The Jews Who Live in Syria
Arem (left) with Cameo (right) and another friend. Courtesy Jacob Arem.
Inside Damascus’s Jewish community
Standing in the heart of the Damascus Jewish Quarter is the Ibn Maimon School. Founded in 1944, it is a testament to the former size and importance of the Syrian Jewish community. Today, save for a few offices, it is mostly empty, giving the impression of a Jewish neighborhood without Jews. But Syrian Jewish Community President Albert Cameo tells a different story—one of a small and proud group of people determined to hang on to their roots.
An odd combination of artwork covers the walls of Cameo’s office, located in the school. In the room, portraits of Syrian President Bashar al-Assad hang beside paintings depicting biblical scenes. Syrian flags encircle Hebrew biblical quotes.
I had stumbled upon the office almost by accident. I used a week-long vacation from a study abroad program in Jordan to explore Syria with four friends. We walked through ancient and endless souqs, mosques, and monuments, searching for any possible traces of Jewish community there. I had recently experienced success with this in Aleppo, where I had located the Great Synagogue by interrupting an elderly man enjoying his morning tea.
In Damascus, the only clue I had to go on was a blurb in the “Lonely Planet” guide noting the Jewish Quarter of the Old City. Since it had worked once before, I thought I would try my luck with a group of men whom we encountered after navigating a maze of narrow streets. I said that we were on a search for “old churches,” and they informed us that there were none in the area. We began to walk away when one of the men followed us, beckoning us into a tiny artwork store that he unlocked. When we asked him about the location of a synagogue, he informed us that there had once been many Jews in the area along with several synagogues, though now they were all closed.
“But,” he added, “I could take you to someone who has the key.” Five minutes later, Cameo was shaking my hand.
The school building may have been empty, but Jewish life is still alive in Syria. Cameo said that one synagogue opens every Saturday, with a security guard stationed outside allowing entry only to a list of the city’s Jews. The Syrian government pays for two guards to be stationed in the Jewish quarter at all times, though Cameo did not mention any recent violence against himself or other Jews. He added, though, that tensions could flare up at any time, especially in reaction to developments in the Israeli-Palestinian conflict.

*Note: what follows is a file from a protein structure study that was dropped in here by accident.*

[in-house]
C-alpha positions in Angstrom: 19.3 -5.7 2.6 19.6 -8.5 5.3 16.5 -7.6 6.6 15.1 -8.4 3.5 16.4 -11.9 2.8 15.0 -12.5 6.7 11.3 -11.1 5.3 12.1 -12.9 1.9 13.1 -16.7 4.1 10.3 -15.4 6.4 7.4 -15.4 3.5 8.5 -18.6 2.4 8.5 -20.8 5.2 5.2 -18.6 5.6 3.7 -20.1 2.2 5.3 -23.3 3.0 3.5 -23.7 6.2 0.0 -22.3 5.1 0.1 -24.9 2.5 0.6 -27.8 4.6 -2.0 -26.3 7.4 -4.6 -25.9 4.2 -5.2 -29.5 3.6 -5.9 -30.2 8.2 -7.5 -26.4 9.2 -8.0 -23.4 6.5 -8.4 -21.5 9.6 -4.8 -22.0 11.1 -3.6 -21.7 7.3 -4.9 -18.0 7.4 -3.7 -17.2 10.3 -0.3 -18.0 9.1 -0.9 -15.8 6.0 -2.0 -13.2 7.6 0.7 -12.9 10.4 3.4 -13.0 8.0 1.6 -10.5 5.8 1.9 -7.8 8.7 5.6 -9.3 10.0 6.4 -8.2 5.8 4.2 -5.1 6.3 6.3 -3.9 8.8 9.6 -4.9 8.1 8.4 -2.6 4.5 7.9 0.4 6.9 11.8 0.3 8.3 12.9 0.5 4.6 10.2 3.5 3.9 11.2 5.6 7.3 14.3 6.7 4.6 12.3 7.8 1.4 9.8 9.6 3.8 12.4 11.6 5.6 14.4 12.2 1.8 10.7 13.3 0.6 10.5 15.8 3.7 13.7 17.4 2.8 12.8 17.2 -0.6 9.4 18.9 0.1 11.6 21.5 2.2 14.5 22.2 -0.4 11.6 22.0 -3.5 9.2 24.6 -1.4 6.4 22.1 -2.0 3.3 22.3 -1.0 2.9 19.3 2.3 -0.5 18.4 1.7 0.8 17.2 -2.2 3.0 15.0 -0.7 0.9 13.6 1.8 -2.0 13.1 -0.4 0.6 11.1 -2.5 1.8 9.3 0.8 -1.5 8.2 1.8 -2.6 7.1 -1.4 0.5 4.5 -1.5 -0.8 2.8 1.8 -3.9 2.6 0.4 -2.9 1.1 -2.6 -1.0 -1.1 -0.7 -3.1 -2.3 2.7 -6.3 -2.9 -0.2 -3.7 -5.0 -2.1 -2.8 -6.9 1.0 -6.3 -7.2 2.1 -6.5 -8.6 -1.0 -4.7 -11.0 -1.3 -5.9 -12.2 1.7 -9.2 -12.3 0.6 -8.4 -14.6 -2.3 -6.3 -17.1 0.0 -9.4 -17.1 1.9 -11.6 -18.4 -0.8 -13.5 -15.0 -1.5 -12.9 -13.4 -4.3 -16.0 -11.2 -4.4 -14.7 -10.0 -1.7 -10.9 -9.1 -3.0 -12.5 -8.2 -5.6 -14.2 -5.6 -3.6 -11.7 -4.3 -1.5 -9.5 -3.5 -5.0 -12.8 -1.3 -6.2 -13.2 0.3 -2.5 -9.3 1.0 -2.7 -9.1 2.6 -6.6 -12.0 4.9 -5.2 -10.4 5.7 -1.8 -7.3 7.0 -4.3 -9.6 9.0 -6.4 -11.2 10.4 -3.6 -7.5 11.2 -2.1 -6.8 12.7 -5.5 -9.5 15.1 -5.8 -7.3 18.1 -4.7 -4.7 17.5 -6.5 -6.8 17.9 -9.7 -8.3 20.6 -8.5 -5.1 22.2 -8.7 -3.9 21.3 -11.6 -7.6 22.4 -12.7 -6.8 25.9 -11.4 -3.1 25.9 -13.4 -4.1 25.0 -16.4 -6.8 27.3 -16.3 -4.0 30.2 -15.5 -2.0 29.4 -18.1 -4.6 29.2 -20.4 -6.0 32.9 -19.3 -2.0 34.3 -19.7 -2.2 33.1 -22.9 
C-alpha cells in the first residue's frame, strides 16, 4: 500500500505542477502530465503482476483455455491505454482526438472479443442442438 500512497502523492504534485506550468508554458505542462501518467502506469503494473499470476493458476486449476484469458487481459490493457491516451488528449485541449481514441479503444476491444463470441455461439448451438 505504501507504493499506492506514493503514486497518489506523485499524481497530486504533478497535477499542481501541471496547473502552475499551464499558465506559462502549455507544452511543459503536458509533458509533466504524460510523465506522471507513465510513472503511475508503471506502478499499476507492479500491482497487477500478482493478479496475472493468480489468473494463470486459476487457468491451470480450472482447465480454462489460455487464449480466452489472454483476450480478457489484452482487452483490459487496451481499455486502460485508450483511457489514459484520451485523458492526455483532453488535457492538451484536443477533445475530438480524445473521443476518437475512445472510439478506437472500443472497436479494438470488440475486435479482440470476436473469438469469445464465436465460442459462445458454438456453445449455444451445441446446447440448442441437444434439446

Six decades ago there were 10 thousand Jews in Damascus, but almost everyone left in waves of immigration to Israel, Europe, and the United States. In 1992, during the most recent wave of immigration, 4,500 Jews moved to Brooklyn. Now only 100 remain in the city. In the intervening years, Christians and Muslims from adjoining neighborhoods, as well as Palestinian refugees, moved into the Jewish Quarter.
Cameo has not given up hope of a Jewish resurgence, though. To prepare itself, the community has purchased abandoned properties in the Quarter and is preserving them in the hope that Jews could return to Damascus after the signing of regional peace deals. Pointing to a rendering of the Third Temple on his wall, Cameo said that all he wants is peace, and that he is waiting for the Messiah.
Aside from this, Cameo did not delve into politics and sounded optimistic regarding the future of the Syrian Jewish community. He walked us around his office, pointing out different Jewish books and holy texts, with different shelves dedicated to different holidays. He was curious to test our Hebrew skills and learn our names, recounting stories of other foreign Jews who had studied in or visited Damascus.
As we headed out the door, we wished him a happy Passover. In a gesture characteristic of Middle Eastern hospitality, he insisted that we take several boxes of Turkish- and Syrian-made matzah with us and would not let us go until we agreed to take some. Syrian matzah was the most unexpected Syrian souvenir I received. The next time I’m in Damascus for Shabbat, I’ll know where to go.
Jacob Arem, of Merion, Pennsylvania, is a senior at Cornell University studying political science and urban studies.